Day Four– The fourth annual appointed time is Shavuot. The center of the year. This feast is also called Pentecost in the Apostolic Writings. The first Shavuot is when the Word of God came through the commandments, judgments, and statutes. The second Shavuot in Acts chapter two is when the Spirit of God came. The Spirit and the Word are the central elements of the Kingdom of God. God builds a foundation of justice and righteousness for His throne at this appointed time. The Word and Spirit of God are the tools the rulers of Israel would use to divide between light and darkness, which is what God created the luminaries of the fourth day to do (Gn 1.18).
Psalm 89:14: Righteousness and justice are the foundation of Your throne; Mercy and truth go before Your face.
Fifth Day: Yom Teruah, or the Feasts of Trumpets, is going to coincide with the birds and fish multiplying after their kind on the fifth day. The birds and fish could be symbolic of the subjects of a kingdom. We multiply by bringing others into the covenant or making disciples. Yom Teruah is a time when those that have been multiplied will gather under His Wings. The sheep who know their Shephard will hear His voice. The sound of the shofar (trumpet), which could allude to God’s voice, calls to those who are listening for it. The blowing of the shofar is to awaken, a call to march in formation for war, gather for the coronation of a king, and repentance. All of these are messages for the subjects of a kingdom.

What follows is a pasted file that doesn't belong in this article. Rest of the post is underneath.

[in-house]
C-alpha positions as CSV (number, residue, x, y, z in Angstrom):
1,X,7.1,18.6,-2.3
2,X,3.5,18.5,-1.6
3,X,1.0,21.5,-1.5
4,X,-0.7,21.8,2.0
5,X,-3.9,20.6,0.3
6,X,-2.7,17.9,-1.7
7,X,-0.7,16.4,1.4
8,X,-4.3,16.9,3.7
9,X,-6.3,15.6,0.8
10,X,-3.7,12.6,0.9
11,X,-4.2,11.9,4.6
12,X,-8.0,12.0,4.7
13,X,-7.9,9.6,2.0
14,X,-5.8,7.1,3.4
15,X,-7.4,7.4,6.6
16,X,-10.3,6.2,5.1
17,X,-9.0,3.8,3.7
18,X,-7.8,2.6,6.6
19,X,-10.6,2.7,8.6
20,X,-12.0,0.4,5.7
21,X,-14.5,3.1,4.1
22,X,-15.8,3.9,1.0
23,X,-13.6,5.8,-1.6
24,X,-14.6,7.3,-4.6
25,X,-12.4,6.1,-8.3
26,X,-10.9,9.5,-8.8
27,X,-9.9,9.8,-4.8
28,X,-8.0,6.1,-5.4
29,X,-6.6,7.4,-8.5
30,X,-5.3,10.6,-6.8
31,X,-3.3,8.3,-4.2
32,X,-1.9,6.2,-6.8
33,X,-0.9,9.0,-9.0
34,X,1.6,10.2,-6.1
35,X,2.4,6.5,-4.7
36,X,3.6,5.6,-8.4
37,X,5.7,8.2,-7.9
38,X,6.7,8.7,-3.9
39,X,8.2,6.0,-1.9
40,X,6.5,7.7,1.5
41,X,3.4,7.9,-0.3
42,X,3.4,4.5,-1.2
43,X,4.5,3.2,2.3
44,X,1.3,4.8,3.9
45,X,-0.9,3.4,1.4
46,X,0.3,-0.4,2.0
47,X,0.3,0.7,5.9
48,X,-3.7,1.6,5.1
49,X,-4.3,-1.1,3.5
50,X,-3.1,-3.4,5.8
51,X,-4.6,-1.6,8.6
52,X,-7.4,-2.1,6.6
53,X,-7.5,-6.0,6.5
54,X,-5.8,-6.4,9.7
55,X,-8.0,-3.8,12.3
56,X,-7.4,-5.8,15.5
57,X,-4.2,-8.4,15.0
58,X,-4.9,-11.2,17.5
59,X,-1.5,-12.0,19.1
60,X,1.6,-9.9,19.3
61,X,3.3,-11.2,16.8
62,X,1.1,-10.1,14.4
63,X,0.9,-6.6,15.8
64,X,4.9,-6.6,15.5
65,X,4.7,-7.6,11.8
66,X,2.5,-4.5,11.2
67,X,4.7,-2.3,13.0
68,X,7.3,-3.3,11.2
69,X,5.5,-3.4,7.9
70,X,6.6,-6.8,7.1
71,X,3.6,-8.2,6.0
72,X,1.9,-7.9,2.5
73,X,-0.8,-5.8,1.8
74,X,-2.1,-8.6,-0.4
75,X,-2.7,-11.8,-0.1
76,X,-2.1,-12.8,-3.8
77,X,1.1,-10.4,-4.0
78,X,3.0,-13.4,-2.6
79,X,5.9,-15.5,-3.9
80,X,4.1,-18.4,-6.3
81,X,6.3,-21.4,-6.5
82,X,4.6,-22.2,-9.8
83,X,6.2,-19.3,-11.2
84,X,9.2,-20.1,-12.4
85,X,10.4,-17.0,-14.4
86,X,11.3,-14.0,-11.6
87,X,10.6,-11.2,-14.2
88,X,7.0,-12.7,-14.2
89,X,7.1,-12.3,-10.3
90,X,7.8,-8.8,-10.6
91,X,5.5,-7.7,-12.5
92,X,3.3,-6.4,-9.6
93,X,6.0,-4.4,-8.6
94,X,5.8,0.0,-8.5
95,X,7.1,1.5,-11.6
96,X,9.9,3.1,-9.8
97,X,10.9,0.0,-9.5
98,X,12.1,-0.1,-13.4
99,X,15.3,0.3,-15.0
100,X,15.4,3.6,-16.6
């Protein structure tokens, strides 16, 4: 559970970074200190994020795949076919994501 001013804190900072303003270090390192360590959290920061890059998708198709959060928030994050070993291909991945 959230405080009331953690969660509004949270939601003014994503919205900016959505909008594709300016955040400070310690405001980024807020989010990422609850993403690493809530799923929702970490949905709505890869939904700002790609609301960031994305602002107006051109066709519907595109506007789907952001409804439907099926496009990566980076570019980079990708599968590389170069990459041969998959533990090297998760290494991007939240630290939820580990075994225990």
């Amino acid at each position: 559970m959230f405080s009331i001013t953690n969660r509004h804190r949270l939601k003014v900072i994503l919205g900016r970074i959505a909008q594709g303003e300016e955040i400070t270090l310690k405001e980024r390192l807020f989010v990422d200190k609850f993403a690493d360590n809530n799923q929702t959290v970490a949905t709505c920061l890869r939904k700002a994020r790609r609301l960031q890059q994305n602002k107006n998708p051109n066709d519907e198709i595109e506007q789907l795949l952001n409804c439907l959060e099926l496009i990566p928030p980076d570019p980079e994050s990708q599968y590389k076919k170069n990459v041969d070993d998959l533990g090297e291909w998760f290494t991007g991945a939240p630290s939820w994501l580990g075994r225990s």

John 10:27: My sheep hear My voice. I know them, and they follow Me.
Sixth Day: Yom Kippur connects us to the sixth day of creation when God created beasts and humans. On this day, the High Priest sacrifices a beast on the altar as a form of atonement (covering) for humanity. Yom Kippur, or the day of covering, is the highest holy day of the year. A time of deep reflection on our thoughts, words, and actions. What tree have we dwelt under? Which fruits have our souls lusted after? What voice have we continually obeyed, the nefesh (our flesh or human soul) or our spirit? We can symbolically offer up our beast nature on the altar so that our spirit nature can live. This means, we should try to lay down, as an offering, our desires, thoughts, and wants (nefesh) so that the spirit nature (God’s desires and will) in us can ascend as a sweet aroma to God.
Leviticus 23:27: Also the tenth day of this seventh month shall be the Day of Atonement. It shall be a holy convocation for you; you shall afflict (humble or bring low) your souls (nefesh), and offer an offering made by fire to the Lord.
Seventh Day: The Feast of Tabernacles, or Sukkot, points to the final Shabbat. It is because this is when the King sits on the throne. The King brings an end to all of the struggle and hard labor. He maintains order and peace in the land. Yeshua is the last Adam who fulfills the intended creation pattern, He plants the seed of the kingdom. It will be party time as we sit under the Sukkah or the covering of the Holy One.
Every creation pattern shows us how creation itself functions in cycles, everything working together perfectly to create space for the Divine Presence to exist and for the will of God to reign. The moedim are no different. In my opinion, they show us how there are seasons of new life, division, and the spreading of seed through producing the seedy fruit of love, joy, peace, patience, kindness, goodness, faithfulness, gentleness, and self-control. Next is the season of government, then multiplying after like kind, labor, and finally, rest. Which season are we in today as a whole?